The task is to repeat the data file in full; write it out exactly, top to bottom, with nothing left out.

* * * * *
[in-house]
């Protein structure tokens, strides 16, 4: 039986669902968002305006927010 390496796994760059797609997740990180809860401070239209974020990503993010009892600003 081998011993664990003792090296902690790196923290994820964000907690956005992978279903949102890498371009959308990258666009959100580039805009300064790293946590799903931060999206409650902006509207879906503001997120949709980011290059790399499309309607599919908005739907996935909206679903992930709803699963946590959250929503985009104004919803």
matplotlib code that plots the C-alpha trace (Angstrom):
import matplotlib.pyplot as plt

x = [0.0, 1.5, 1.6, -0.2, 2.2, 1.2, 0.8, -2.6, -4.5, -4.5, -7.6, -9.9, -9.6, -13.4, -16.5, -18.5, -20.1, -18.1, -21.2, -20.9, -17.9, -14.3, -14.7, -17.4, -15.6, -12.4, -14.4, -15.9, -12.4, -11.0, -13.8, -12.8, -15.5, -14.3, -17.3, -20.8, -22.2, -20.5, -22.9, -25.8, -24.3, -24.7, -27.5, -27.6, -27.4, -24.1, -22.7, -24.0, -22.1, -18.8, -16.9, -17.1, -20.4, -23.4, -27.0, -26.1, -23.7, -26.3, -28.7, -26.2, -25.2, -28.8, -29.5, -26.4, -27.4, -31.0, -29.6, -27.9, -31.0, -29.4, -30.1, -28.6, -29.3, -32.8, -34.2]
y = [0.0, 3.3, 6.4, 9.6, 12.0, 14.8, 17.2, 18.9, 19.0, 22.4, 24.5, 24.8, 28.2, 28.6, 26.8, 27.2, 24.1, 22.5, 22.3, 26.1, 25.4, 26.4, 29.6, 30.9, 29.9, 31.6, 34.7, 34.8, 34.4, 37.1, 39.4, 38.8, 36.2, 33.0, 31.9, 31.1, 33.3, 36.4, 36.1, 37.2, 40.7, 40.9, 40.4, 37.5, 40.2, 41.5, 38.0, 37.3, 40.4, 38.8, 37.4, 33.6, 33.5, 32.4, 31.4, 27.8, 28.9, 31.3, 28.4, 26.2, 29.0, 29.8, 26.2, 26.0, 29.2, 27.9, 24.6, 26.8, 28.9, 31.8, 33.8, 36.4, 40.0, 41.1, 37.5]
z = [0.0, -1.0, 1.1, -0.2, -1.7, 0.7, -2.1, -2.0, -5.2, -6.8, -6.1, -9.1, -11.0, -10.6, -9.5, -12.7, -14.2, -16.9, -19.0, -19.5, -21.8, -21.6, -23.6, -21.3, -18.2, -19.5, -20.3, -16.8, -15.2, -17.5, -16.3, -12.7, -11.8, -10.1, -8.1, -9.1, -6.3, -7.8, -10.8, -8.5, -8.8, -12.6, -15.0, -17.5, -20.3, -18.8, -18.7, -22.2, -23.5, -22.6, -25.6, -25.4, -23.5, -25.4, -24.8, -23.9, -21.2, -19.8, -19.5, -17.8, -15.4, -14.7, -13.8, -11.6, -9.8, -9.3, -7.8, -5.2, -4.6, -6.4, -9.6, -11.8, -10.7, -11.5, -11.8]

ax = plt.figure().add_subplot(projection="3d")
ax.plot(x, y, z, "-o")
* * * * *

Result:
[in-house]
């Protein structure tokens, strides 16, 4: 039986669902968002305006927010 390496796994760059797609997740990180809860401070239209974020990503993010009892600003 081998011993664990003792090296902690790196923290994820964000907690956005992978279903949102890498371009959308990258666009959100580039805009300064790293946590799903931060999206409650902006509207879906503001997120949709980011290059790399499309309607599919908005739907996935909206679903992930709803699963946590959250929503985009104004919803």
matplotlib code that plots the C-alpha trace (Angstrom):
import matplotlib.pyplot as plt

x = [0.0, 1.5, 1.6, -0.2, 2.2, 1.2, 0.8, -2.6, -4.5, -4.5, -7.6, -9.9, -9.6, -13.4, -16.5, -18.5, -20.1, -18.1, -21.2, -20.9, -17.9, -14.3, -14.7, -17.4, -15.6, -12.4, -14.4, -15.9, -12.4, -11.0, -13.8, -12.8, -15.5, -14.3, -17.3, -20.8, -22.2, -20.5, -22.9, -25.8, -24.3, -24.7, -27.5, -27.6, -27.4, -24.1, -22.7, -24.0, -22.1, -18.8, -16.9, -17.1, -20.4, -23.4, -27.0, -26.1, -23.7, -26.3, -28.7, -26.2, -25.2, -28.8, -29.5, -26.4, -27.4, -31.0, -29.6, -27.9, -31.0, -29.4, -30.1, -28.6, -29.3, -32.8, -34.2]
y = [0.0, 3.3, 6.4, 9.6, 12.0, 14.8, 17.2, 18.9, 19.0, 22.4, 24.5, 24.8, 28.2, 28.6, 26.8, 27.2, 24.1, 22.5, 22.3, 26.1, 25.4, 26.4, 29.6, 30.9, 29.9, 31.6, 34.7, 34.8, 34.4, 37.1, 39.4, 38.8, 36.2, 33.0, 31.9, 31.1, 33.3, 36.4, 36.1, 37.2, 40.7, 40.9, 40.4, 37.5, 40.2, 41.5, 38.0, 37.3, 40.4, 38.8, 37.4, 33.6, 33.5, 32.4, 31.4, 27.8, 28.9, 31.3, 28.4, 26.2, 29.0, 29.8, 26.2, 26.0, 29.2, 27.9, 24.6, 26.8, 28.9, 31.8, 33.8, 36.4, 40.0, 41.1, 37.5]
z = [0.0, -1.0, 1.1, -0.2, -1.7, 0.7, -2.1, -2.0, -5.2, -6.8, -6.1, -9.1, -11.0, -10.6, -9.5, -12.7, -14.2, -16.9, -19.0, -19.5, -21.8, -21.6, -23.6, -21.3, -18.2, -19.5, -20.3, -16.8, -15.2, -17.5, -16.3, -12.7, -11.8, -10.1, -8.1, -9.1, -6.3, -7.8, -10.8, -8.5, -8.8, -12.6, -15.0, -17.5, -20.3, -18.8, -18.7, -22.2, -23.5, -22.6, -25.6, -25.4, -23.5, -25.4, -24.8, -23.9, -21.2, -19.8, -19.5, -17.8, -15.4, -14.7, -13.8, -11.6, -9.8, -9.3, -7.8, -5.2, -4.6, -6.4, -9.6, -11.8, -10.7, -11.5, -11.8]

ax = plt.figure().add_subplot(projection="3d")
ax.plot(x, y, z, "-o")